FAITH: HI DRA CES A D HELPS ii only one thing more, essentially, and, on the other hand, receives great helps. A willingness to ask for these great helps, indeed, is a chief part of that one thing more, for the Christian consecrates himself to receive from Christ quite as much as to do for Him. He gives up self — self-lordship — to a Lord and Leader infinitely wise and kind; and he gains, as I have just said, the spirit of Christ to sustain him and inspire him with hope and strength. It is a great encouragement to faith that there is no argument to manhood, to virtue, to wisdom, no argument for patriotism or for philanthropy, no argument in any right direction, that does not inure to its aid. " Make the most of this life, of this world." To such an appeal as that even, Faith responds, " Yea, verily." Let the appeal but be worthily made, interpreted in a way worthy of any honest, just, honorable person, and Faith heartily accepts it. It is not true that only the followers of Christ have to fight with evil within and without and to overcome it. Every one has a cross to carry. We go to Calvary, and we see three crosses there. It
12 CHRISTIA PHILOSOPHY OF LIFE is not the All-righteous, All-holy, All-good
alone who is upon one. And this mayserve as a parable to us ; daily, every man who lives justly and uprightly and kindly crucifies his lower and selfish nature. Our faith is helped greatly by the thought that every argument and appeal towards a right life, a wise life, a reasonable life, leads to the following and the fellowship of the Master, Jesus. His words are emphatically true, "This is the work of God, that ye believe on him whom He hath sent." In what I have been saying, I have given a glimpse at a reward of faith ; in the development of right character we have a reward as we go along. The patriarch went forth on his pilgrimage weak, comparatively untried, inexperienced ; he ended it, not in the possession of lands or houses, but with a soul trained to bear, to trust, and to obey. Christian brother ! You know not what strength you are gaining, what a blessing, therefore, you are receiving, even now. To yourself you seem weak indeed, for your ideal is continually rising, and that is a part of your reward. Yes, that is a part of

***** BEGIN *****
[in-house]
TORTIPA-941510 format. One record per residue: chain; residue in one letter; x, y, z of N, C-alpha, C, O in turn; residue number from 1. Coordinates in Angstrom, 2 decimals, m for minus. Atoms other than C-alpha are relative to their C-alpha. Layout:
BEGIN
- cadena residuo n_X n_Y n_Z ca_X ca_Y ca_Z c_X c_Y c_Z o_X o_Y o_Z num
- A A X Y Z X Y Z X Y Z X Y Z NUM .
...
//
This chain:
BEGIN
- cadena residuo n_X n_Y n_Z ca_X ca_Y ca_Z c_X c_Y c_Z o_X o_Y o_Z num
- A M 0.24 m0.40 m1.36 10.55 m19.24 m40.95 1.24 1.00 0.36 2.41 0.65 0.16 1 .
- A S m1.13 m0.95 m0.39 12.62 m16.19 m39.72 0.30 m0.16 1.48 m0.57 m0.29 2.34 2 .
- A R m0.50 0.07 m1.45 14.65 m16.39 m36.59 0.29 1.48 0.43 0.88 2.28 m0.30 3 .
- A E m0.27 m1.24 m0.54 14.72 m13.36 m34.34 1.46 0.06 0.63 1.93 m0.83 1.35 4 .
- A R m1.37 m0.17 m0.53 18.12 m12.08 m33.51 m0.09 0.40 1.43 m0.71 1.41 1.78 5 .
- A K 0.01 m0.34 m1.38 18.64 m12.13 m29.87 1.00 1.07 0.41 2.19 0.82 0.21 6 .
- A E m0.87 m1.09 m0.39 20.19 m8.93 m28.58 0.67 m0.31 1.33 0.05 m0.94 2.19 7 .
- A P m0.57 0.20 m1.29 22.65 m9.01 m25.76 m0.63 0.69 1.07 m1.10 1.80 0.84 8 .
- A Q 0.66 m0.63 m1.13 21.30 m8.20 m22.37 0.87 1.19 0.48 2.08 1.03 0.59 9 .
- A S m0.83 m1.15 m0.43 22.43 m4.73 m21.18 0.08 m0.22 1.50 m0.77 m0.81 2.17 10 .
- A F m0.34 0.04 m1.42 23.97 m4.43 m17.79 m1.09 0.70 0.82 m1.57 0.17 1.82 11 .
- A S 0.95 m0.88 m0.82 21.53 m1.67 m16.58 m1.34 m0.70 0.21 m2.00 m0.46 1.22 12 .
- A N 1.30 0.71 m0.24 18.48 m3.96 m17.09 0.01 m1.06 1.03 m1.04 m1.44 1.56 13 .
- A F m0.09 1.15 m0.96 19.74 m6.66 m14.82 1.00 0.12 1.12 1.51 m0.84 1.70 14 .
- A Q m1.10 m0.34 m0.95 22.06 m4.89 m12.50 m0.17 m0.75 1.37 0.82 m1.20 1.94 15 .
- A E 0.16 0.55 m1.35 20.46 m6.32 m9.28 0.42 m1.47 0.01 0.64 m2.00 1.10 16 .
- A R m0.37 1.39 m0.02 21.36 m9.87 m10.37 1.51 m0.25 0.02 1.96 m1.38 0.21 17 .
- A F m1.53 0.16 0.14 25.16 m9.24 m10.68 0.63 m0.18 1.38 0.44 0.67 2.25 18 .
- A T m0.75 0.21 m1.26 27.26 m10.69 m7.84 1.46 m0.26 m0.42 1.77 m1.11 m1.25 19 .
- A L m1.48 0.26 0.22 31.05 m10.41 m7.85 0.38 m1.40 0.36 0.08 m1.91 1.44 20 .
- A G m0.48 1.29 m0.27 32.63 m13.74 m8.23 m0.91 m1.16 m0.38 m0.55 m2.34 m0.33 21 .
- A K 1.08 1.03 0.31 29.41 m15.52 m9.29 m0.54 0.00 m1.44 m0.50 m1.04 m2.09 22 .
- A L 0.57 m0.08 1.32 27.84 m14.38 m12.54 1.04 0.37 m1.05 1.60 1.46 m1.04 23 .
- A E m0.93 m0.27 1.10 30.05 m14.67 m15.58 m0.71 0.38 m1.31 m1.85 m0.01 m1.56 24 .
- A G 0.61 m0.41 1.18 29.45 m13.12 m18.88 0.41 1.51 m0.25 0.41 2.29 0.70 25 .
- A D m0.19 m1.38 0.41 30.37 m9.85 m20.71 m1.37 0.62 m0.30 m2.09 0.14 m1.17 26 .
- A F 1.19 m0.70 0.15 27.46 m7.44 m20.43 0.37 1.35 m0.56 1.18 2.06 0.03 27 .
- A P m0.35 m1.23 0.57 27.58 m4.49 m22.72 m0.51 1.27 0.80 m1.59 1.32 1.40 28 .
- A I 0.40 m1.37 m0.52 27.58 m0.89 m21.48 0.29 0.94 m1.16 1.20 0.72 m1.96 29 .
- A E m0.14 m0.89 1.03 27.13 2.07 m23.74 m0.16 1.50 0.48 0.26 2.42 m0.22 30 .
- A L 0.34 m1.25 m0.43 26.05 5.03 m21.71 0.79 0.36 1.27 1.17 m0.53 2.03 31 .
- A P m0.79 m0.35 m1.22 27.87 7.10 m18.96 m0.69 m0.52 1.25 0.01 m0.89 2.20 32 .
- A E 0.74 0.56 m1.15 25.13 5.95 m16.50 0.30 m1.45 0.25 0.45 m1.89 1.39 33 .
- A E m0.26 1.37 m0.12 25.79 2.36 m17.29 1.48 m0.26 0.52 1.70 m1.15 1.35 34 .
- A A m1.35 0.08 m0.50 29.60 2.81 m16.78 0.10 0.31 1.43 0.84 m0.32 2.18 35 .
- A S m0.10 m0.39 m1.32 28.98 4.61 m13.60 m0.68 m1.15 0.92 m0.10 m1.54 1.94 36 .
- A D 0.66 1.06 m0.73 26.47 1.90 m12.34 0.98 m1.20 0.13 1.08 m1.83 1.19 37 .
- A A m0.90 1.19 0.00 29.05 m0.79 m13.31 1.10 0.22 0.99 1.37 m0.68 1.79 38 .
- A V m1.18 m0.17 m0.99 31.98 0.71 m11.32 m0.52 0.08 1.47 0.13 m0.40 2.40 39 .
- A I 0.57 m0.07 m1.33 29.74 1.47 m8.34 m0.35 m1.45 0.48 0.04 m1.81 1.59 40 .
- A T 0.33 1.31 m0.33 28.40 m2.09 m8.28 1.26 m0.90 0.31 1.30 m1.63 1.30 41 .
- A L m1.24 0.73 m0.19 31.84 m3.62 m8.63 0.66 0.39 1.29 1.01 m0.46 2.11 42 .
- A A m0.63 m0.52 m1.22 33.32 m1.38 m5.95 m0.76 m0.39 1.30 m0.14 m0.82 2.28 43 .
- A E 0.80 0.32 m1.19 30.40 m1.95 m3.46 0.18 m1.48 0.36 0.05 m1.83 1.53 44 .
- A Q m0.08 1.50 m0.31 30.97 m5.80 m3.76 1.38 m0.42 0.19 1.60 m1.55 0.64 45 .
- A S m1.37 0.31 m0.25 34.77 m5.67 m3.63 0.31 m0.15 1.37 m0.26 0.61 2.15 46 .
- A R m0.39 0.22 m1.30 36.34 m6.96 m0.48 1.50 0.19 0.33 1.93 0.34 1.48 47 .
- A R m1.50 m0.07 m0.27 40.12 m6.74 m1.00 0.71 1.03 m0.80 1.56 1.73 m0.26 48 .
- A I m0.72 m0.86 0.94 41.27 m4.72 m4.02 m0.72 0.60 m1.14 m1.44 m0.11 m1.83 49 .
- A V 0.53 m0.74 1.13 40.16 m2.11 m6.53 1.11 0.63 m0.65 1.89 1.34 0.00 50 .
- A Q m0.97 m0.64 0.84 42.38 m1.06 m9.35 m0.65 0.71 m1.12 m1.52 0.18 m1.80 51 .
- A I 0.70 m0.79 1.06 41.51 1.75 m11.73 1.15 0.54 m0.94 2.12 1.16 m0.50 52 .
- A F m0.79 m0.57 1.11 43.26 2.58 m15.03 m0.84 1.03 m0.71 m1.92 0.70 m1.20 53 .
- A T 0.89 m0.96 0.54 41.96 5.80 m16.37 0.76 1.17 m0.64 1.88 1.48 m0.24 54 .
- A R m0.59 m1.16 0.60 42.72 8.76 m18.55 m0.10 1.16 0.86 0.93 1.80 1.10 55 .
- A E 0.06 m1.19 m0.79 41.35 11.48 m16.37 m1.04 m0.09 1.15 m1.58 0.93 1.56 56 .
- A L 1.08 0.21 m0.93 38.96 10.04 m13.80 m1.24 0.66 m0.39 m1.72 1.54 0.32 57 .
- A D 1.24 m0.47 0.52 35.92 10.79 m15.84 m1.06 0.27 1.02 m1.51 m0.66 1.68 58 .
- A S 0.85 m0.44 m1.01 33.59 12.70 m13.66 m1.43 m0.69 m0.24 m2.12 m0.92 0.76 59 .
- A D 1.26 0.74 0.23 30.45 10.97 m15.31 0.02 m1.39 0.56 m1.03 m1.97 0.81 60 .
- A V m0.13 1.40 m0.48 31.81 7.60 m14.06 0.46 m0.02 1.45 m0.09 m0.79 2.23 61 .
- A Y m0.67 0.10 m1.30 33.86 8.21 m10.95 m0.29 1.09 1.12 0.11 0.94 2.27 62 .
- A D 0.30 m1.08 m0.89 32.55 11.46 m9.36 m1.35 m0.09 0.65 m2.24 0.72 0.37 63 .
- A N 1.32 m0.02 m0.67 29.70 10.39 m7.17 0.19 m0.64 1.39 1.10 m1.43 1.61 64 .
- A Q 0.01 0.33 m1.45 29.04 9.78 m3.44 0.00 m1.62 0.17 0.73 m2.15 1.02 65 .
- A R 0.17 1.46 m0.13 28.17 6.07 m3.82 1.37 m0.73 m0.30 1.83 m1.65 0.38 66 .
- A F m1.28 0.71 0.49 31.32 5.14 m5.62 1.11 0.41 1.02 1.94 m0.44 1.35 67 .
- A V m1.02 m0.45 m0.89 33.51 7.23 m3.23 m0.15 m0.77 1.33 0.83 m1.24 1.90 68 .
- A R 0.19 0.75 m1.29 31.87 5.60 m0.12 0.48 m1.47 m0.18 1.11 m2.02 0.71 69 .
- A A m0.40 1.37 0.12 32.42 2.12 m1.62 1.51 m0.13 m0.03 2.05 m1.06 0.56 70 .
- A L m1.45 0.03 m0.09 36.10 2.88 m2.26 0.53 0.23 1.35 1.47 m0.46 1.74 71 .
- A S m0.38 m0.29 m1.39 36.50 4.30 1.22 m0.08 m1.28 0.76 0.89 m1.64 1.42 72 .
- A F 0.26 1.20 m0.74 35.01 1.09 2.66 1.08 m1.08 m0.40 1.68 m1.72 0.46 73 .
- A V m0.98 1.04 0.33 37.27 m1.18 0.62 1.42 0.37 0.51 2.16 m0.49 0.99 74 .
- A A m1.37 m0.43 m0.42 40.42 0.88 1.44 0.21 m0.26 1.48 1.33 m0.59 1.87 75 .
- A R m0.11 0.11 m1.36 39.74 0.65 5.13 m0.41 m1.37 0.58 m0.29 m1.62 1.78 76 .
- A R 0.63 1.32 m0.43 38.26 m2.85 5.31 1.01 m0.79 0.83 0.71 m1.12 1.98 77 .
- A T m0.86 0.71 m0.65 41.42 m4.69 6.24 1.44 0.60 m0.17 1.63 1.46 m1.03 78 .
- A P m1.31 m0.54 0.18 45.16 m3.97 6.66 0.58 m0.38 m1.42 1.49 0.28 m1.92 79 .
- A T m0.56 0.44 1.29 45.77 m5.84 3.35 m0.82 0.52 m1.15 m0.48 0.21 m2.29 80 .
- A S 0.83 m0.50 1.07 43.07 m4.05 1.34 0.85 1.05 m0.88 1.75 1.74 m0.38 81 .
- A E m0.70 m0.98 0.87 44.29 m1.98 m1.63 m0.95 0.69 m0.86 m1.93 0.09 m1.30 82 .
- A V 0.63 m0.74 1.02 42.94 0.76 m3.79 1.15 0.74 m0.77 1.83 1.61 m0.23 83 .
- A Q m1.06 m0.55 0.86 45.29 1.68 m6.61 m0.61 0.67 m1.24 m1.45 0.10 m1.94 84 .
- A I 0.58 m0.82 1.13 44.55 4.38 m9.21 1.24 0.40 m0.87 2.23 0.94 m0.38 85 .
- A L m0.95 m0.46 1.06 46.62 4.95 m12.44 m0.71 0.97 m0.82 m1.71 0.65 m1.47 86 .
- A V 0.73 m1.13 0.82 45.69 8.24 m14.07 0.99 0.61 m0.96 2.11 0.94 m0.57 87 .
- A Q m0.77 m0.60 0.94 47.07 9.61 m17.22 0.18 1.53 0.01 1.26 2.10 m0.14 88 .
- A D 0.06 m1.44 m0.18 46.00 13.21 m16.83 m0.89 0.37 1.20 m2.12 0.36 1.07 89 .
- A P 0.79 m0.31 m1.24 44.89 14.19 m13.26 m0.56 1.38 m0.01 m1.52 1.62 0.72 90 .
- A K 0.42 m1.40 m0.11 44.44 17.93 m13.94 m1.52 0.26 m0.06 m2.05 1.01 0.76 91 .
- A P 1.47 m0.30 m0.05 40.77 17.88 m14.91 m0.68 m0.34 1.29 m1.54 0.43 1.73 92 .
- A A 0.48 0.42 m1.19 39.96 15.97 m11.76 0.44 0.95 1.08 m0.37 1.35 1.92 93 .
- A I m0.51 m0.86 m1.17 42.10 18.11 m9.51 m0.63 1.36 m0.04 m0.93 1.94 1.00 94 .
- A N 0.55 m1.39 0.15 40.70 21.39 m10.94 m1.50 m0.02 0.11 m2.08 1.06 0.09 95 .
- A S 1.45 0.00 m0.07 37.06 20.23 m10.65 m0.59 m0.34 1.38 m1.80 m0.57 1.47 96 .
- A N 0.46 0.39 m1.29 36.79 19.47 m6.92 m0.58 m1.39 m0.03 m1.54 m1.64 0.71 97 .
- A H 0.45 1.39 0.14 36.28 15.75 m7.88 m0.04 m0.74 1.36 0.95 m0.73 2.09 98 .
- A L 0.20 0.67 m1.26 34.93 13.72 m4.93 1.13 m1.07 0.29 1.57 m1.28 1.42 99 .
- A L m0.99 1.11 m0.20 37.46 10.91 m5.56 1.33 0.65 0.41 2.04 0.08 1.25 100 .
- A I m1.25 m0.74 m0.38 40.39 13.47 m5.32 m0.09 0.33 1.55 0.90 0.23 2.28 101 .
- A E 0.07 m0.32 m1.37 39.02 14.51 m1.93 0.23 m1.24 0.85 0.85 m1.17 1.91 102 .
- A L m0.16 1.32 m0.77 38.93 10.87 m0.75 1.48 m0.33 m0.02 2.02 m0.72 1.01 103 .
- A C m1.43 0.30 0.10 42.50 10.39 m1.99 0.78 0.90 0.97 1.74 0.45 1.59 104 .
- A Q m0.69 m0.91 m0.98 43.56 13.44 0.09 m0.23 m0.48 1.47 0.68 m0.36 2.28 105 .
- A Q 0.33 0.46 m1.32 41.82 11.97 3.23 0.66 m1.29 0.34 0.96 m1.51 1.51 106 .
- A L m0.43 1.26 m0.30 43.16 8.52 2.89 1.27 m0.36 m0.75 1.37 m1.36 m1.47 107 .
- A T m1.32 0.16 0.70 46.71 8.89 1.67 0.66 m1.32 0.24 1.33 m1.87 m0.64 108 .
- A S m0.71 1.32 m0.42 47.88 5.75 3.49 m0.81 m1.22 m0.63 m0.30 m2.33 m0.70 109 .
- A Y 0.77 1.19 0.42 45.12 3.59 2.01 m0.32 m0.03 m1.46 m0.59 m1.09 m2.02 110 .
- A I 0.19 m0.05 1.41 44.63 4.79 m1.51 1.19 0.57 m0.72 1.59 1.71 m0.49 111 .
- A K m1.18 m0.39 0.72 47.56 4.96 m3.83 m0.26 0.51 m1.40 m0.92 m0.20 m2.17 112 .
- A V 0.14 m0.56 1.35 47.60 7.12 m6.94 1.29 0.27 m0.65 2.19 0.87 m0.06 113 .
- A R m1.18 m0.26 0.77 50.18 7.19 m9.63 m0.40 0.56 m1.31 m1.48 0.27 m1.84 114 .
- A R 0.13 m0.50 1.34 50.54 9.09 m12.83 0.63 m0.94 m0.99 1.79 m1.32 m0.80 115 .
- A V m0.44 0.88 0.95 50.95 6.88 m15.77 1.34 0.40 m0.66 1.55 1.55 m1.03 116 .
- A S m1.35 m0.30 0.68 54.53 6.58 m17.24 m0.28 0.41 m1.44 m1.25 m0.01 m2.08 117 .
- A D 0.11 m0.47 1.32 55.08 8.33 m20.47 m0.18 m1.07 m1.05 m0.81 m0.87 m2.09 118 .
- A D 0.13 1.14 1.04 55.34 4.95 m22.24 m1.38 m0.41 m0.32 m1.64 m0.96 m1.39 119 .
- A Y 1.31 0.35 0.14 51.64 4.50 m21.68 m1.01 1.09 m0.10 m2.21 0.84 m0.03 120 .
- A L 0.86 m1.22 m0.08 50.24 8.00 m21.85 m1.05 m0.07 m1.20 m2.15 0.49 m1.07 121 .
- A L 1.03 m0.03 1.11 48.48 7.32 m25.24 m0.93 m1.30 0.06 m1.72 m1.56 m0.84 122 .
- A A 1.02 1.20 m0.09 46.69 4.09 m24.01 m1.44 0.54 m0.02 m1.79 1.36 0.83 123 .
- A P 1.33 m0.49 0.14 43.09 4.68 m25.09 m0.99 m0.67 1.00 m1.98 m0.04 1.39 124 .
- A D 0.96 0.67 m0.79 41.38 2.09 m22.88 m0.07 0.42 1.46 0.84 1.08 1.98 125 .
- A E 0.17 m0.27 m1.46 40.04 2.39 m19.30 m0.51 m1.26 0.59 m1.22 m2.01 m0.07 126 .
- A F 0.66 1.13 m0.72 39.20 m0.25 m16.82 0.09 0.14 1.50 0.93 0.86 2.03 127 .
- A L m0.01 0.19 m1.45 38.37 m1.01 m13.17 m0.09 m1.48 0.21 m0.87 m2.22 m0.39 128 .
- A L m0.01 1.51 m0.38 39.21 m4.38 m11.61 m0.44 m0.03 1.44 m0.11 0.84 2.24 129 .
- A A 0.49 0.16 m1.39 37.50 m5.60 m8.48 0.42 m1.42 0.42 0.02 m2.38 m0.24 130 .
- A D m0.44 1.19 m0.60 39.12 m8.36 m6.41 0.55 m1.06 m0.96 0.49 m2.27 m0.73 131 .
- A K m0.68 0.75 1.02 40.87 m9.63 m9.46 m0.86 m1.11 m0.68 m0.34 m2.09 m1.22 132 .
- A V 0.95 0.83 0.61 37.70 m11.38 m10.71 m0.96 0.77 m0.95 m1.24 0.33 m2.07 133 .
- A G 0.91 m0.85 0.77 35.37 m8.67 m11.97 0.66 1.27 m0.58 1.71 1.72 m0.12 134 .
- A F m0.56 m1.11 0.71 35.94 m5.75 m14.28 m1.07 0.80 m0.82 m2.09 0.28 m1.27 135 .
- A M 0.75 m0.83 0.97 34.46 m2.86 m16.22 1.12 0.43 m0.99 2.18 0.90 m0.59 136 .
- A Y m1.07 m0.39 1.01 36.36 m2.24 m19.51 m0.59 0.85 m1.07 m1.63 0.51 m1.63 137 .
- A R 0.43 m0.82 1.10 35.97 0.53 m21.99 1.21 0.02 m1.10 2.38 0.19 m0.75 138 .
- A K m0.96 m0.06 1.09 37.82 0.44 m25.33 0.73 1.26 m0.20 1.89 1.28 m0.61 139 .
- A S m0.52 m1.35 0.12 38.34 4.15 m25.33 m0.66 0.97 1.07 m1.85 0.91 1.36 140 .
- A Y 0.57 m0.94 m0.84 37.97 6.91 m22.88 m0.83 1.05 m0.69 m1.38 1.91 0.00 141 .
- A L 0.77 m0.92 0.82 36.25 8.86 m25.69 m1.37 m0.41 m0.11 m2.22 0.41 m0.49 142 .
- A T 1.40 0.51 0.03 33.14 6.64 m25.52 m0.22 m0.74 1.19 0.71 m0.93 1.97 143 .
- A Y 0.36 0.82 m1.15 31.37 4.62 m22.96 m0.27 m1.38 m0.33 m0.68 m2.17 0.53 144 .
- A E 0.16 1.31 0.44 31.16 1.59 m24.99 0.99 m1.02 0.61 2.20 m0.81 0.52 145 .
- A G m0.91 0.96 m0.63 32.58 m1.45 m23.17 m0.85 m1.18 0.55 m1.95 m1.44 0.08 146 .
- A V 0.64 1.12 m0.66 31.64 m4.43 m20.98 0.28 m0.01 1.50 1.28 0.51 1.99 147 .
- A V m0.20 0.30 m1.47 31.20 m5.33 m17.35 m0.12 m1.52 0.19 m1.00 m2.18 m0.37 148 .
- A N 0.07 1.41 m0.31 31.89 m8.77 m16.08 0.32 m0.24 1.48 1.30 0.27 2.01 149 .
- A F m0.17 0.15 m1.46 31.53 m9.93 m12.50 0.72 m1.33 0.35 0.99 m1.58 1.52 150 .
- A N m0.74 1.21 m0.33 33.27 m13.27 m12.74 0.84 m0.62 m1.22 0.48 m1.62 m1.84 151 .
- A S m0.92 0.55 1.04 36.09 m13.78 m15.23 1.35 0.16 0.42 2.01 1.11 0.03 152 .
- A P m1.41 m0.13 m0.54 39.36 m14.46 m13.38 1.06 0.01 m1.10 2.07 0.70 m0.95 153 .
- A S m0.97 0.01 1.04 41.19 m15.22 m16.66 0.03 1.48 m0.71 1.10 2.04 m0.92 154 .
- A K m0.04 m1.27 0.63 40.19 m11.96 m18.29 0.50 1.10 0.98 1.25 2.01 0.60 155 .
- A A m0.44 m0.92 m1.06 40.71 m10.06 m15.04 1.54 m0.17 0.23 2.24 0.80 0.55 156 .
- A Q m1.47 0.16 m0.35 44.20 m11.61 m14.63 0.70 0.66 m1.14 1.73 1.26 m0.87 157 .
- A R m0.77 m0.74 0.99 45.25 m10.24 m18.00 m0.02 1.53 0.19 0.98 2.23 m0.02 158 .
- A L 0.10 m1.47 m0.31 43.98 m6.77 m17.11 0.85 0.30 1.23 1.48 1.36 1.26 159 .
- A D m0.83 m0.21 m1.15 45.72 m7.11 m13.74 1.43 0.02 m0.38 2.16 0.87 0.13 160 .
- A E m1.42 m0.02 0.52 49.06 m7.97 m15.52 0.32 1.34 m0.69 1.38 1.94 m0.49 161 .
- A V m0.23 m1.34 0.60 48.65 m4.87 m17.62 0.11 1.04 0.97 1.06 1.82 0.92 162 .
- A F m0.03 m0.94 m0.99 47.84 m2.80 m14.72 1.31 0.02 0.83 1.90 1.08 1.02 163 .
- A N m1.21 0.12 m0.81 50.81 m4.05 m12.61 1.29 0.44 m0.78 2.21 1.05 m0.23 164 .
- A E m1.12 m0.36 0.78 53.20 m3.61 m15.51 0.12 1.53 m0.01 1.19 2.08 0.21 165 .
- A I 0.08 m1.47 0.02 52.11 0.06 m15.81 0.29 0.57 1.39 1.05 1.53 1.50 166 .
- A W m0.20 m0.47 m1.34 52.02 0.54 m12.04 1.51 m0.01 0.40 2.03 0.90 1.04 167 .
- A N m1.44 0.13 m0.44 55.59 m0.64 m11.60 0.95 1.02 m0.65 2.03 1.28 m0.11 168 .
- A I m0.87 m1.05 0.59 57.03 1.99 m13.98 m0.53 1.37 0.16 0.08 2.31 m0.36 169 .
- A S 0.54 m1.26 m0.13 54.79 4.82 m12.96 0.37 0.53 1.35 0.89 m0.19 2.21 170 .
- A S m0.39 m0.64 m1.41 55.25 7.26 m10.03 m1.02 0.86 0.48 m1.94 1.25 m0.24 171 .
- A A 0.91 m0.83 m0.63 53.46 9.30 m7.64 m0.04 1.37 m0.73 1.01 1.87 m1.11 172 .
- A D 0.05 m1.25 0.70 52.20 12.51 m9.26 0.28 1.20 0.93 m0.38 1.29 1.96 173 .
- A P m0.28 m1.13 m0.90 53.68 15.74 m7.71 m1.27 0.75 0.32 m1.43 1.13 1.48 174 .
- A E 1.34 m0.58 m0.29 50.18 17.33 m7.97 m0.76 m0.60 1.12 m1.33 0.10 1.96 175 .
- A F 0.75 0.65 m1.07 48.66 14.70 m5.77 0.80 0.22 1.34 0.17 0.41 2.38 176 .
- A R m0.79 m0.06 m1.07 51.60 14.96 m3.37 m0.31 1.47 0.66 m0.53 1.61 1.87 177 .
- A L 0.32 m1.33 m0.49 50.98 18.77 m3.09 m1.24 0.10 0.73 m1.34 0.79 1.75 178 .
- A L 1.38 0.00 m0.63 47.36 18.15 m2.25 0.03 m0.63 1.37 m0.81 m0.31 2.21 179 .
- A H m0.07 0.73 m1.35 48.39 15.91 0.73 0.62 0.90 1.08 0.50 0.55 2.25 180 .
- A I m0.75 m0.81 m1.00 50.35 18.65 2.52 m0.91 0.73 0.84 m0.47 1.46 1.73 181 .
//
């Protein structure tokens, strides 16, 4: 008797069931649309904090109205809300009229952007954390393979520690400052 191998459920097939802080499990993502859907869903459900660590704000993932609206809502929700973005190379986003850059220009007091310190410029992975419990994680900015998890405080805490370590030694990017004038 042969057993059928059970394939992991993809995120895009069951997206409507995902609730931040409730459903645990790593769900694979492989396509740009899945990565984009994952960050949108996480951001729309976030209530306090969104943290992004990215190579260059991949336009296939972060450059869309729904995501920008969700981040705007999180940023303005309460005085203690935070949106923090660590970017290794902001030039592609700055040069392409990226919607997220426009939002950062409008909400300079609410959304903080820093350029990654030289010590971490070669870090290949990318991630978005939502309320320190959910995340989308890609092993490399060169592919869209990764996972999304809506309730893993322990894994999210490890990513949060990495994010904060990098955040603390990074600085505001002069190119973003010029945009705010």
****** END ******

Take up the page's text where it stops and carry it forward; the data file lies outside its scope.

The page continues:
FAITH: HI DRA CES A D HELPS 13 your reward, that, as you read your Leader's words, His precepts grow in breadth; that as you ponder His life, His example seems more wonderful than once it did. Once you thought that if you kept the commandments you did well; you keep them now in measure, but you see more plainly now that love to God and man is the law's
grand requirement. That is a part of your reward. You are going to a world where love reigns, and it is well that you should understand this thoroughly before you enter it. Day by day your vision is being cleared ; you know more, understand more, of duty's laws, of your Heavenly Father s will, than ever before. And more of Jesus as Helper and Leader and unwearied Friend do you discover ; that, that is a part of your reward. But the consummation of it, the fullness of it, who shall tell it here ? What mortal heart conceives it yet ? " After this I beheld, and lo, a great multitude, which no man could number, stood before the throne, and before the Lamb, clothed in white robes, and palms in their hands, and cried with a loud voice,
14 CHRISTIA PHILOSOPHY OF LIFE saying, Salvation to our God and to the Lamb ! And one of the elders said unto me, These are they which came out of great tribulation and have washed their robes, and made them white in the blood of the Lamb. Therefore are they before the throne of God, and serve Him day and night in His temple. They shall hunger no more, neither thirst any more, neither shall the sun light on them nor any heat. For the Lamb which is in the midst of the throne shall feed them, and shall lead them " — their Leader still, you observe — " shall lead them unto living fountains of
waters ; and God shall wipe away all tears from their eyes."